The following spring, Mike Herpy, a former CAED adjunct instructor, traveled to Guatemala on an individual service trip. He worked with Constru Casa, a nonprofit that builds homes for impoverished families in the country. While on the trip, he Skype messaged ARCS in Service.

Jun Xu, a senior architecture major, working with an Upward Bound student on a project for National TRiO Day. Photo courtesy of Latrice Harrison.

A discussion between Bilek-Golias and the students, along with Harrison’s insights, led to the idea of taking a trip to Antigua and working with Constru Casa the following year. They wanted to include students from the architecture and interior design programs as well—the other two majors in CAED—in the initiative. They renamed it the more-inclusive

“We decided as a college that it should be open to everyone, and it only makes it a richer experience for all the college students and the community members to work in that way,” Bilek-Golias says.

A year later, d.i.s traveled to Antigua.

Harrison, who had then graduated and was working as a volunteer, says the project was labor-intensive. It involved digging a foundation and cutting holes with chisels into cement bricks—old methods of carpentry and masonry. Bilek-Golias says students worked with master masons and the recipients of the home.

In her office, Bilek-Golias looks at pictures of Guatemalan children. “They were so excited because they’re finally going to have a home,” she says.

The project was a success, but it later came up that people in the local community also needed help. So in the spring 2013 semester d.i.s altered its focus to the King Kennedy Community Center, which Harrison says provides meals as well as job and computer training to seniors and children. The students frequented the community center that spring, including on National TRiO Day. They painted walls, tore others down and installed lighting, among other things.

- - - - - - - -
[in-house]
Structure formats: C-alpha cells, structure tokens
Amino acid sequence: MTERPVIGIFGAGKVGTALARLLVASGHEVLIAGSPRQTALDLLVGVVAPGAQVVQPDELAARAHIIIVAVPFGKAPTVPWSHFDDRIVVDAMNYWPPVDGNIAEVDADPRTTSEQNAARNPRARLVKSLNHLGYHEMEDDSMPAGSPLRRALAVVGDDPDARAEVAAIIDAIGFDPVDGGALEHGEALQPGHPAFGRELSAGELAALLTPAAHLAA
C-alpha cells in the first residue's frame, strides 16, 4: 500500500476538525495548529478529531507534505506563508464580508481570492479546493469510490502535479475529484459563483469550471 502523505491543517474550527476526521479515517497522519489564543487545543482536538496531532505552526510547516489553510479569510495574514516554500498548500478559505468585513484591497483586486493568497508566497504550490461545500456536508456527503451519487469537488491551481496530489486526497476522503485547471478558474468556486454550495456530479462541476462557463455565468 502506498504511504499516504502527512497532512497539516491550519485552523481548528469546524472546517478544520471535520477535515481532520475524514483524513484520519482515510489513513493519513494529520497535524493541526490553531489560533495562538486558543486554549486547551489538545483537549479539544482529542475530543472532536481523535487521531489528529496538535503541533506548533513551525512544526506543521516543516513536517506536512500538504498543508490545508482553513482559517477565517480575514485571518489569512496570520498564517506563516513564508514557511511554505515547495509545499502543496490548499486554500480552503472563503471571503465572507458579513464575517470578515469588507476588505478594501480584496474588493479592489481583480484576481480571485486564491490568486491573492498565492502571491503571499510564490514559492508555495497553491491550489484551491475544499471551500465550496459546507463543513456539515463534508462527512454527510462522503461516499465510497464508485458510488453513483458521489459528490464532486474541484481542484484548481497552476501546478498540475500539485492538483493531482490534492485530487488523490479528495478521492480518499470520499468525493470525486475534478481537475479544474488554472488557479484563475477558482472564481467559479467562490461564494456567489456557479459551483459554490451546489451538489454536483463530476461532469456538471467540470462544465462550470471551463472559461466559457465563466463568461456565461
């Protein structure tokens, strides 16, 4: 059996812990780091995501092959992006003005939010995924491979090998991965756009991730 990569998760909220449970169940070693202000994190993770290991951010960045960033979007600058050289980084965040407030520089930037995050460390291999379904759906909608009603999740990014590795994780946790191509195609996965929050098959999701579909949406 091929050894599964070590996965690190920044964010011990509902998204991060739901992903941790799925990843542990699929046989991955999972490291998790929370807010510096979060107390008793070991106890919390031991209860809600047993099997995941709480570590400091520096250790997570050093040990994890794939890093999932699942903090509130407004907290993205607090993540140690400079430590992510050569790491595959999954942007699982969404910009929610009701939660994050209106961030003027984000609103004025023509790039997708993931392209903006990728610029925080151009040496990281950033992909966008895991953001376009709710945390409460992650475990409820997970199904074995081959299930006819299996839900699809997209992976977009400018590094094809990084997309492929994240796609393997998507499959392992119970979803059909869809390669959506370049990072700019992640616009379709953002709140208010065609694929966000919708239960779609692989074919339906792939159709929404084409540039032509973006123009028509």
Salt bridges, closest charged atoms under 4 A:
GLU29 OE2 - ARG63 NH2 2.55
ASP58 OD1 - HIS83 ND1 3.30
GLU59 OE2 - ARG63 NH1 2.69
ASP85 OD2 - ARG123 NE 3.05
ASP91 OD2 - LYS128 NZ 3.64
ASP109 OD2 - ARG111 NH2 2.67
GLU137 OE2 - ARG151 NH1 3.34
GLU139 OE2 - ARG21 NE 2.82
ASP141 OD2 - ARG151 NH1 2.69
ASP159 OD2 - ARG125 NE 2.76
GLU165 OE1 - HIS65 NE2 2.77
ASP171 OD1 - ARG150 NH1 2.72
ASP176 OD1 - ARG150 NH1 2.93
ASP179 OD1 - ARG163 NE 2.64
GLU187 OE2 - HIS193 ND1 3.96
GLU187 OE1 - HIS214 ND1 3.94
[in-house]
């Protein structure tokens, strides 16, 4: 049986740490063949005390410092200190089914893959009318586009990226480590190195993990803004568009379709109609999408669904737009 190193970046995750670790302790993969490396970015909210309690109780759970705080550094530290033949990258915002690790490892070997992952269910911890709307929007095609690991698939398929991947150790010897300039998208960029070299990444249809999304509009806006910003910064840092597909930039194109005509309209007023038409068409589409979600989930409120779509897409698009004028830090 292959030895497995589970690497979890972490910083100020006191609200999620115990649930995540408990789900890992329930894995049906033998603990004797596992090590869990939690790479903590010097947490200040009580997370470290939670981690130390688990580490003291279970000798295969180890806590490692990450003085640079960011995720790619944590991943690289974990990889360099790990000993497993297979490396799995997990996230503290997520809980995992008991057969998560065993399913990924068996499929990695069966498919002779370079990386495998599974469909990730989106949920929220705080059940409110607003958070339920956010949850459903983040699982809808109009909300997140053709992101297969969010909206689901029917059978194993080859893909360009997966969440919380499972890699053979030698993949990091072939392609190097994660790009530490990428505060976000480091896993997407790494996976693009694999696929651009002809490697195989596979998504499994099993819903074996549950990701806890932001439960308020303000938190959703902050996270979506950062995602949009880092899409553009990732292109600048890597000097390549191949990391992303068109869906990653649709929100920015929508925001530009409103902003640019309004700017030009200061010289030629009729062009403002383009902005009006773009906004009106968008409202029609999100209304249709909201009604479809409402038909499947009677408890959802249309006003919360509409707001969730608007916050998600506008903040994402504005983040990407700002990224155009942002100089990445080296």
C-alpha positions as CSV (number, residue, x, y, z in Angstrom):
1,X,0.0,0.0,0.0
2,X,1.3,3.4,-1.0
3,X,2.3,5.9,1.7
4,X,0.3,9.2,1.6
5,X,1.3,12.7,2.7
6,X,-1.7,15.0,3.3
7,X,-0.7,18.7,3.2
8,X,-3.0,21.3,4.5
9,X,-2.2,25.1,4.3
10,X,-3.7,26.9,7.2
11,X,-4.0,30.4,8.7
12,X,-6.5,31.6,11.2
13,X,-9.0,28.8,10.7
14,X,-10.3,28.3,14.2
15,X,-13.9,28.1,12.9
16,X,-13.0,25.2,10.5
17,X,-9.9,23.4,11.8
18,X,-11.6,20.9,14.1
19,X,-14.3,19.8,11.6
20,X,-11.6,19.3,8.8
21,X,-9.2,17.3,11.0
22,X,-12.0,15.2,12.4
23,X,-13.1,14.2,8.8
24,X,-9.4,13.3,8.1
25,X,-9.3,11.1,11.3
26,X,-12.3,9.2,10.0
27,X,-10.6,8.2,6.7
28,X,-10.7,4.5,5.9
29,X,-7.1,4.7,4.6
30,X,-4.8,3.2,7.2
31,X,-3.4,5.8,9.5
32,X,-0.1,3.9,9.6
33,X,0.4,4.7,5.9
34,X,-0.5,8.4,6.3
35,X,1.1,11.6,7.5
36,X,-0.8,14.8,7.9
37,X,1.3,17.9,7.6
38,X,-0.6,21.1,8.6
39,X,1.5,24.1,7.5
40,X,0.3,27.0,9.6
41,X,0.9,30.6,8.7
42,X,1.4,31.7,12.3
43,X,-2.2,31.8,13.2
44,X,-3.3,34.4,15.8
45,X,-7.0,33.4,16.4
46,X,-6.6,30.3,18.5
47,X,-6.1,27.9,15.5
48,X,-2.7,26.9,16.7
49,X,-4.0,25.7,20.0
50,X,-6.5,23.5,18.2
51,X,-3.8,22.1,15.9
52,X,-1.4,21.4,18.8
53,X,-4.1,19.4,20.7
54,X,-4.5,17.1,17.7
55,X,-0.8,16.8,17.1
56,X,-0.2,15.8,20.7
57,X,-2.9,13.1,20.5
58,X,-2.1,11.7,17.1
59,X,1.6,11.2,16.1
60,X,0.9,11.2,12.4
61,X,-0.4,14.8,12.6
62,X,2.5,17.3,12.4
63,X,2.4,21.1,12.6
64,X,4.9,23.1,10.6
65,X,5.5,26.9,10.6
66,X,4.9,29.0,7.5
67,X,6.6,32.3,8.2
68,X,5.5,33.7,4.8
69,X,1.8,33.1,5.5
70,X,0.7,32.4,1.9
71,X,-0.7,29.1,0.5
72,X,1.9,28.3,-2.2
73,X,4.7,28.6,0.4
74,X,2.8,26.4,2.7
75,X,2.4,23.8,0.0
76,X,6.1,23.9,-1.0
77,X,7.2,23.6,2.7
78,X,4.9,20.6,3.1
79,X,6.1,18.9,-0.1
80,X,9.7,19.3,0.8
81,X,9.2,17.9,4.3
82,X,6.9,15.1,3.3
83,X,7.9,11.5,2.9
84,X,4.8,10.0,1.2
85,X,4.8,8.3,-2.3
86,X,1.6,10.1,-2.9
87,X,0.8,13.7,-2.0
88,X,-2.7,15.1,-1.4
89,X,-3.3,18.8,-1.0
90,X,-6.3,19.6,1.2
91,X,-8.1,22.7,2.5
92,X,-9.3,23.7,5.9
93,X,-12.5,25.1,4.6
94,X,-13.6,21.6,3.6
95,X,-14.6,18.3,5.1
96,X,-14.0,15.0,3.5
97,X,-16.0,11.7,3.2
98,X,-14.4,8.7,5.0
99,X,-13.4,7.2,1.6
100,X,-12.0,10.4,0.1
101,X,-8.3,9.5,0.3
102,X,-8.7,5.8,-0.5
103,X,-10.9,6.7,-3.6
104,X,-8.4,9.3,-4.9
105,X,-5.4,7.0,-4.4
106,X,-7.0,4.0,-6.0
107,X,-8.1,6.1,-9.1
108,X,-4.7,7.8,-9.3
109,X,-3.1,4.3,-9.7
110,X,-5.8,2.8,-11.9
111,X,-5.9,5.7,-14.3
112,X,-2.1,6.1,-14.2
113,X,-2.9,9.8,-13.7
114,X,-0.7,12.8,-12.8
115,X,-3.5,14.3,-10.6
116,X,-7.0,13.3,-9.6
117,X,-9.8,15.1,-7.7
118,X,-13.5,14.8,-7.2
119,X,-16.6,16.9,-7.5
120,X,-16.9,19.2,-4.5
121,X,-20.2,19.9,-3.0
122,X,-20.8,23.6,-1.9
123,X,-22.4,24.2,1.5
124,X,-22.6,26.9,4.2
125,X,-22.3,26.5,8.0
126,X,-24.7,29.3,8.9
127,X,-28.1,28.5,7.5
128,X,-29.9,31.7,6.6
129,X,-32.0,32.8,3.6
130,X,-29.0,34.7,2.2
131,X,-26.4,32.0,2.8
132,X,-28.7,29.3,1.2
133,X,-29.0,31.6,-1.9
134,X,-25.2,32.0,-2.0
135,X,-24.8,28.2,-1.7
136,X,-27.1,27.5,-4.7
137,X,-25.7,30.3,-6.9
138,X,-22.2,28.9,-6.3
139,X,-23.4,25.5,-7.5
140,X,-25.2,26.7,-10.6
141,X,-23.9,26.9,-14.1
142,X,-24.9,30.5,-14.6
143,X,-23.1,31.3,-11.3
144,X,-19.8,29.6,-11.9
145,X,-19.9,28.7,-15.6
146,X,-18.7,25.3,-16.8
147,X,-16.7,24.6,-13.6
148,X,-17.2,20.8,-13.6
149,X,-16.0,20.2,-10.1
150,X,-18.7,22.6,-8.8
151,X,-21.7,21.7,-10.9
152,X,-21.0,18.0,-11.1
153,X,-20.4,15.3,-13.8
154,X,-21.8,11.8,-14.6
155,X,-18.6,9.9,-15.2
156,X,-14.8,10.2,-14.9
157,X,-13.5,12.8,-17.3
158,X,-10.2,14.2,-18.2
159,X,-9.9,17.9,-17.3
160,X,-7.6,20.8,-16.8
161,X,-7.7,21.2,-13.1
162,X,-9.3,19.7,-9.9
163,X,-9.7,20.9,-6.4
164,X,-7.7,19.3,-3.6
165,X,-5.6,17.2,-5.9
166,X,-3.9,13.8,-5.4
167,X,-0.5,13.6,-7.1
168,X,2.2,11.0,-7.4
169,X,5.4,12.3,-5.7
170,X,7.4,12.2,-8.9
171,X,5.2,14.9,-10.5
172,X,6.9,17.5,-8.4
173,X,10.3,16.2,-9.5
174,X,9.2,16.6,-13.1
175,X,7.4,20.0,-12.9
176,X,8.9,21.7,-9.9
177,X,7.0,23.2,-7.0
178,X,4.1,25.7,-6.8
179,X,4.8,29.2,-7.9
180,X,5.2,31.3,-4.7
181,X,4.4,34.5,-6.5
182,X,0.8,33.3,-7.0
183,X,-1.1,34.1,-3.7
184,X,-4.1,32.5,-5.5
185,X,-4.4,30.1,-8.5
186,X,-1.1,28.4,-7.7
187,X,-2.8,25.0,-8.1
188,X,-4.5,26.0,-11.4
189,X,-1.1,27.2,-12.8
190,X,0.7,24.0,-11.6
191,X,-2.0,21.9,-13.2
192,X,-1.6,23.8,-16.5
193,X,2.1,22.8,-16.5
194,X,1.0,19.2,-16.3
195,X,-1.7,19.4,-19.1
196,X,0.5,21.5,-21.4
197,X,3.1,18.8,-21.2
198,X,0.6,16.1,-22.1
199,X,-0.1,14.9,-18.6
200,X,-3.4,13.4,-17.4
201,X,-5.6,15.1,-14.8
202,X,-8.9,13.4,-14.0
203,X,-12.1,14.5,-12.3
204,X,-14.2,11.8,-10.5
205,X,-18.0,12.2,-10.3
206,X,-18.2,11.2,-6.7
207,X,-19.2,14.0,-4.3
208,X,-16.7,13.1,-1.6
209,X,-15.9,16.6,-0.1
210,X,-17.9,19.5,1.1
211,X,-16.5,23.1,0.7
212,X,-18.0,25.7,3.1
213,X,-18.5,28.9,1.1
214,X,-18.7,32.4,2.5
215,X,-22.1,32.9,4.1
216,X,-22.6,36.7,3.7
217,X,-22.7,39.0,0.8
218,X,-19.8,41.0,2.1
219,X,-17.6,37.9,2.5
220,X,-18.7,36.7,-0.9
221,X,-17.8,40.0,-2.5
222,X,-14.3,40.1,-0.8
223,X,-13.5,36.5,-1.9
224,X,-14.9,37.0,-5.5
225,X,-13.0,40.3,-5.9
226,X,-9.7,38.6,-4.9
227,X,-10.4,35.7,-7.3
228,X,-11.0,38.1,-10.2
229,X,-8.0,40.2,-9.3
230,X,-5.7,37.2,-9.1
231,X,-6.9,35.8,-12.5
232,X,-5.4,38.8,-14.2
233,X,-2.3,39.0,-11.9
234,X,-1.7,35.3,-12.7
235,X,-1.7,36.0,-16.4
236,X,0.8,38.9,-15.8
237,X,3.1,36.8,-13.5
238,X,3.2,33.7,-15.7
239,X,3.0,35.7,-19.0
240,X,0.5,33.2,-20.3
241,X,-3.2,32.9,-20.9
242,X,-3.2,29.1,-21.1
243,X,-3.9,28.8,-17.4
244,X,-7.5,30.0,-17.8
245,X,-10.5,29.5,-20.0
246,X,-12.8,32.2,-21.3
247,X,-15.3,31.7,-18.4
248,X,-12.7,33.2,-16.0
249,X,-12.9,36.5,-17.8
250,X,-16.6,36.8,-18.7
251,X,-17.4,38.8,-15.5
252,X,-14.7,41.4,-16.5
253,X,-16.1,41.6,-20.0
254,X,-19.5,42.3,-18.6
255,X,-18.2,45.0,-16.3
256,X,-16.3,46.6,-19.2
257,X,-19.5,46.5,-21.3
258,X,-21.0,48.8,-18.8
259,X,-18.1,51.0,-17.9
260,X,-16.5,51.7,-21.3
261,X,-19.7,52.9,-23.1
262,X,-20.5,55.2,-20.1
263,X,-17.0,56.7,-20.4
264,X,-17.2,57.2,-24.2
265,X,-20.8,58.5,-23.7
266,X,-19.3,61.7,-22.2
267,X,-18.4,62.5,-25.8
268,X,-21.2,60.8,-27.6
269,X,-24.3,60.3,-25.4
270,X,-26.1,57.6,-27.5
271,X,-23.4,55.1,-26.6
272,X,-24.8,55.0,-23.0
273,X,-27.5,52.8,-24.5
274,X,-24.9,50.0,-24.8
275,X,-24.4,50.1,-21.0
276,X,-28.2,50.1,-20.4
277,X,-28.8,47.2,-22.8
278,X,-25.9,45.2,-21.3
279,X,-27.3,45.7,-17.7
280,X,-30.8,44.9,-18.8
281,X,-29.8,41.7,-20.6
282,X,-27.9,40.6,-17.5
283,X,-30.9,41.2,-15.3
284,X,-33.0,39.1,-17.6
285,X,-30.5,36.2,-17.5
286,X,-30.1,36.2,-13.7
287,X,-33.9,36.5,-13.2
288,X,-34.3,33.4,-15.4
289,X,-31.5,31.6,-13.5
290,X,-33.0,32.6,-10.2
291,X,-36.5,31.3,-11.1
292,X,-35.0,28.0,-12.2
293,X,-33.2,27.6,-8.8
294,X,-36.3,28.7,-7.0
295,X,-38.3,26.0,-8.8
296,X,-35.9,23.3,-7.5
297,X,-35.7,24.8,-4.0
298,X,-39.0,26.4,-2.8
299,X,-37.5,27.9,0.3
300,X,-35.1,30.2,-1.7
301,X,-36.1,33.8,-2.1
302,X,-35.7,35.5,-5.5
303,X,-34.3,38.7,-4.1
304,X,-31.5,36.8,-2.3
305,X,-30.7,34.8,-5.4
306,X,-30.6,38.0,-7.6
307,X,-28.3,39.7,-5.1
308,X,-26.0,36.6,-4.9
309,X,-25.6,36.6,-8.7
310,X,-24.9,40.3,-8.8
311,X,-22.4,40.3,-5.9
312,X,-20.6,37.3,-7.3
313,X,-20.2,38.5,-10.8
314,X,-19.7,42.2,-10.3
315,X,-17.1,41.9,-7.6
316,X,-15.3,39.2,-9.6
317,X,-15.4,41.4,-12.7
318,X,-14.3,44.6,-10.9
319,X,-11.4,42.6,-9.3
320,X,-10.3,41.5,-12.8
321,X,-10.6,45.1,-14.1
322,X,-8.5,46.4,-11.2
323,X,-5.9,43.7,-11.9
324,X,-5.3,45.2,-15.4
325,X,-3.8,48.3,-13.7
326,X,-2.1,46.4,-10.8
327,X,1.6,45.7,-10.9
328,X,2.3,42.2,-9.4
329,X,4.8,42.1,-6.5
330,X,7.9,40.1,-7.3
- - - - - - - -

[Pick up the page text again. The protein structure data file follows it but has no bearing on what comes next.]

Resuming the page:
Dustan Byler, senior architectural studies major and d.i.s president, worked at the King Kennedy Community Center last year. Byler has noticed the difference between working on a semester-long project and planning for an upcoming one. “Last year was interior remodeling; this is more abstract,” he says.

Bilek-Golias says the competition, which is new this year, offers Constru Casa sustainable design options to work with in addition to service.

It’s also a learning experience for the students, who are hoping to work in a field where these types of competitions are commonplace.

Registration for the competition was open to students and professionals until March 28, and the submission deadline was April 7. The competition is supported by faculty members of CAED Global Education and its coordinator, David Thal. Each individual, team or firm is allowed three submissions. The competition brief states that submissions will be judged on criteria such as aesthetic appeal, consideration of environmental and site conditions as well as use of local materials. The review panel consists of design professionals from multiple universities and organizations.

“All of the funds for registration and everything go toward the building of the homes in Guatemala,” Gaietto says. “So that’s our head start effort right now—getting focused and trying to make this the best opportunity for the people who are submitting designs and then getting the best design for the building.”

Bilek-Golias briefly left the classroom where Harrison and the 11 students—six architectural studies, four architecture and one math major—are sitting around the table, but she is back now. She points to the scripted class agenda on the whiteboard.

“So as you can see, we have a long list of stuff,” she says.

With every piece of information the students learn and impart, and as the sense of community between them further develops, the fact that they were in the dark about the whole thing just months ago seems less and less conceivable.